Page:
July 14, 2010

Tempeh Tikka Masala with Buttermilk Raita

Tempeh Tikka Masala with Buttermilk Raita

Tikka masala is one of my favorite Indian dishes to order: that sauce, oh that sauce...rich, creamy, tangy, sweet, spicy. My "meat" of choice is usually tofu, which sops up the sauce in such an amazing and satisfying way.

This recipe, however, takes a bit of a detour from the usual by using tempeh. For me, the jury is still out on this fermented soybean cake. Sometimes I like it (like, not love), and sometimes I hate it. But in this recipe, it still left me undecided. The fact that this recipe has so many parts and needs to be made a day in advance also doesn't quite help.

Let's start with the sauce. It's pretty simple: add onions, fresh ginger, garlic, buttermilk, tandoori spice mix, lime juice, and a bit of salt to a food processor, and puree. The recipe says "until smooth," but I don't think it's possible to get it 100% smooth; a slurry-like consistency is what I ended up with, which was fine. But the aroma of it is absolutely amazing. The ginger and onions are so powerful, your eyes almost begin to water from just a sniff. I suppose depending on the brand of tandoori spice mix that you use will determine its heat level, but mine was SPICY. HOT. FIRE. Anyway, the tempeh is marinated overnight in this mixture.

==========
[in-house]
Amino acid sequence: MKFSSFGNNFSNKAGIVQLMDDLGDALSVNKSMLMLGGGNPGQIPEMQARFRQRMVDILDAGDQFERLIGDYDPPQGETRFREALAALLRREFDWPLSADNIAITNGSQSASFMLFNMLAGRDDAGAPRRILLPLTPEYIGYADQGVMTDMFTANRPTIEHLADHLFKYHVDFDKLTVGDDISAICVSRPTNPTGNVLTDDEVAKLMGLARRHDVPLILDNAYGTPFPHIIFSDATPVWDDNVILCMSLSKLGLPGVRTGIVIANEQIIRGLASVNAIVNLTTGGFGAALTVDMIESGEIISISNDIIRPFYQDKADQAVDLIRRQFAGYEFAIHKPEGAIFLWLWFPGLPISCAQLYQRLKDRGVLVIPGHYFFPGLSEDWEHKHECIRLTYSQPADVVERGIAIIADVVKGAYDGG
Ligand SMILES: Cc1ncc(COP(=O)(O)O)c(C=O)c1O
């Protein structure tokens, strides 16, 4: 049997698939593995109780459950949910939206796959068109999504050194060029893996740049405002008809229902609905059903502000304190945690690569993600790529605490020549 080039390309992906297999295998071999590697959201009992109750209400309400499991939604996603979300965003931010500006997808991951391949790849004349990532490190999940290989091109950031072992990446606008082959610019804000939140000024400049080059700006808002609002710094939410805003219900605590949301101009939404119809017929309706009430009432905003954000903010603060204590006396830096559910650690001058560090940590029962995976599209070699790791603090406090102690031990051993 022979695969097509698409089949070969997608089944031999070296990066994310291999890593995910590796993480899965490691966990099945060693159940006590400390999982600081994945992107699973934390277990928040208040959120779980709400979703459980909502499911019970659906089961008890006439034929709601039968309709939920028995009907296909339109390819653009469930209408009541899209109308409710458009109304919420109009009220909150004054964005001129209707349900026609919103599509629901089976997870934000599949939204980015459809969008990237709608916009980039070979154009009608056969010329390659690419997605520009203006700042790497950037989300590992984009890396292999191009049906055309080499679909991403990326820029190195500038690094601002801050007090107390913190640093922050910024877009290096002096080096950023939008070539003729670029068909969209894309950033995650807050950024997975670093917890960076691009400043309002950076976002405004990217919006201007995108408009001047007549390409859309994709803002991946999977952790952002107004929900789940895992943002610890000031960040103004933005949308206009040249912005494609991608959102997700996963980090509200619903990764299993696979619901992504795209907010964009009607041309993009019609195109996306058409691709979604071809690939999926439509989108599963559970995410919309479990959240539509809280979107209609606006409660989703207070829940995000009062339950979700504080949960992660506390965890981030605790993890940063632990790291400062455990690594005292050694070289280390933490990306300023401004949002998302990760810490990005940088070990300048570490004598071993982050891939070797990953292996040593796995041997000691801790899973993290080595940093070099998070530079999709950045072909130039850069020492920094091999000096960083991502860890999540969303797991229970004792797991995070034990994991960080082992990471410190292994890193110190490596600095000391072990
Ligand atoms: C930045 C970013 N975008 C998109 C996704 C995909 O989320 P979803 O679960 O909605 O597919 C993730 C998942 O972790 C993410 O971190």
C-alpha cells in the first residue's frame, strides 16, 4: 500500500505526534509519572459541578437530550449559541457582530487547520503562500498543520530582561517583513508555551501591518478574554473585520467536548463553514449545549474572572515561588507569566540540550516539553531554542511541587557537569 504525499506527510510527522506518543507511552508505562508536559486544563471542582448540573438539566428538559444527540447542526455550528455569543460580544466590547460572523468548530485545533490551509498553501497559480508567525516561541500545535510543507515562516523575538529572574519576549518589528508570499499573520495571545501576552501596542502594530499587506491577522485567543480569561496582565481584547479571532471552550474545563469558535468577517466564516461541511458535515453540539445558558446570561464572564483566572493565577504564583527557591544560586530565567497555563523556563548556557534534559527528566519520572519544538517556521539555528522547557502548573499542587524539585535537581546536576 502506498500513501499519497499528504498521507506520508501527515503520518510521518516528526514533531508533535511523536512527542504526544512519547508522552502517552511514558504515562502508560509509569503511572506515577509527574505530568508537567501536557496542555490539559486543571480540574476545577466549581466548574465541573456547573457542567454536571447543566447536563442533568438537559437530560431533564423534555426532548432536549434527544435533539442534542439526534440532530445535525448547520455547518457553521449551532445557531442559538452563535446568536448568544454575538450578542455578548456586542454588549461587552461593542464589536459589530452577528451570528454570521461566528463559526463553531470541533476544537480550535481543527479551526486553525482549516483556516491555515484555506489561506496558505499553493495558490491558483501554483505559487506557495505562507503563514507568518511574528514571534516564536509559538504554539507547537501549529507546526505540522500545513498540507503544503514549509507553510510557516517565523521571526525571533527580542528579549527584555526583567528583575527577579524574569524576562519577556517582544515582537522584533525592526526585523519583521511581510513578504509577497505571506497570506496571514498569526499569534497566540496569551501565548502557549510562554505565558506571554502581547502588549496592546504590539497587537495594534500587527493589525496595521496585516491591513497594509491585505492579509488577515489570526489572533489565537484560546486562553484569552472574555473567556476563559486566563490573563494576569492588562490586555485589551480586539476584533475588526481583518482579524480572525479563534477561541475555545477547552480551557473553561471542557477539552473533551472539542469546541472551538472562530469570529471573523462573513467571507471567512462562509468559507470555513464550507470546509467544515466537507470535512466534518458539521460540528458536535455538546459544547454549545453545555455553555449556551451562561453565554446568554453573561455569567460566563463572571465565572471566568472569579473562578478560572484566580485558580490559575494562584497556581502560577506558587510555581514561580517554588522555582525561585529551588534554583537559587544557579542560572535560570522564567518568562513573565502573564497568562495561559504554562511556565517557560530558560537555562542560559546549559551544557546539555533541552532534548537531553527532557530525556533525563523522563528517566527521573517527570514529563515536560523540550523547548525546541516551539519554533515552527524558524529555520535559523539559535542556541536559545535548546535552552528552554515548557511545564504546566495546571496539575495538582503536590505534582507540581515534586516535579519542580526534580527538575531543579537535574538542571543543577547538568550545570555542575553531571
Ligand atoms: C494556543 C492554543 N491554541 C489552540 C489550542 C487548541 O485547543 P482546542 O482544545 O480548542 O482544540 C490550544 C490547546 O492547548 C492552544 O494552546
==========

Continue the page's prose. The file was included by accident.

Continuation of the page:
Next, make the raita. Grated cucumber, chopped mint, and cumin are added to buttermilk, then chilled overnight. I should have known there was a problem with the grated cucumber (or the recipe instructions, perhaps): so much water seeped out of the cuke, to the point that it made the raita extremely watery. I'd definitely suggest draining the grated cuke on paper towels to get as much water out as possible.

The next day, you'll add tomato puree, honey, chickpeas, and cauliflower florets to the tempeh mixture, and then bake. The recipe suggests 40 minutes to achieve a nice deep red color, but I found that took more like an hour.

So what's the end result? A yummy, ultra flavorful, hearty, aromatic, seemingly authentic Indian dish. The heat from the sauce mellowed a bit, which was good. The sauce was rich and thick, sweet and spicy, very gingery with a heavy tomato flavor, and almost had some fruity elements. The tempeh STILL had that weird sour flavor (even after marinating a full 24 hours!), but the cauliflower and chickpeas were saucy and amazing. The raita served alongside the masala was a cool and refreshing complement, but it was still wayyyyy too watery to really enjoy. I thought maybe the overnight chill would firm it up a bit, but no. This ended up being more like buttermilk-soaked, minty cucumbers, and not creamy and thick like a raita should be. Leftovers were good, but I think it's better served immediately (gotta get that intoxicating sauce aroma!).

Make again? The raita: NO, HELL NO. But the tikka masala? Definitely, although I'd use tofu or seitan in place of the tempeh. That would surely give this recipe review 5 hearts!

Vegan variation: Use a vegan variation of buttermilk, and substitute the honey with another liquid sweetener, maybe agave nectar (if desired).

Tempeh Tikka Masala with Buttermilk Raita
Vegetarian Times, April 2006

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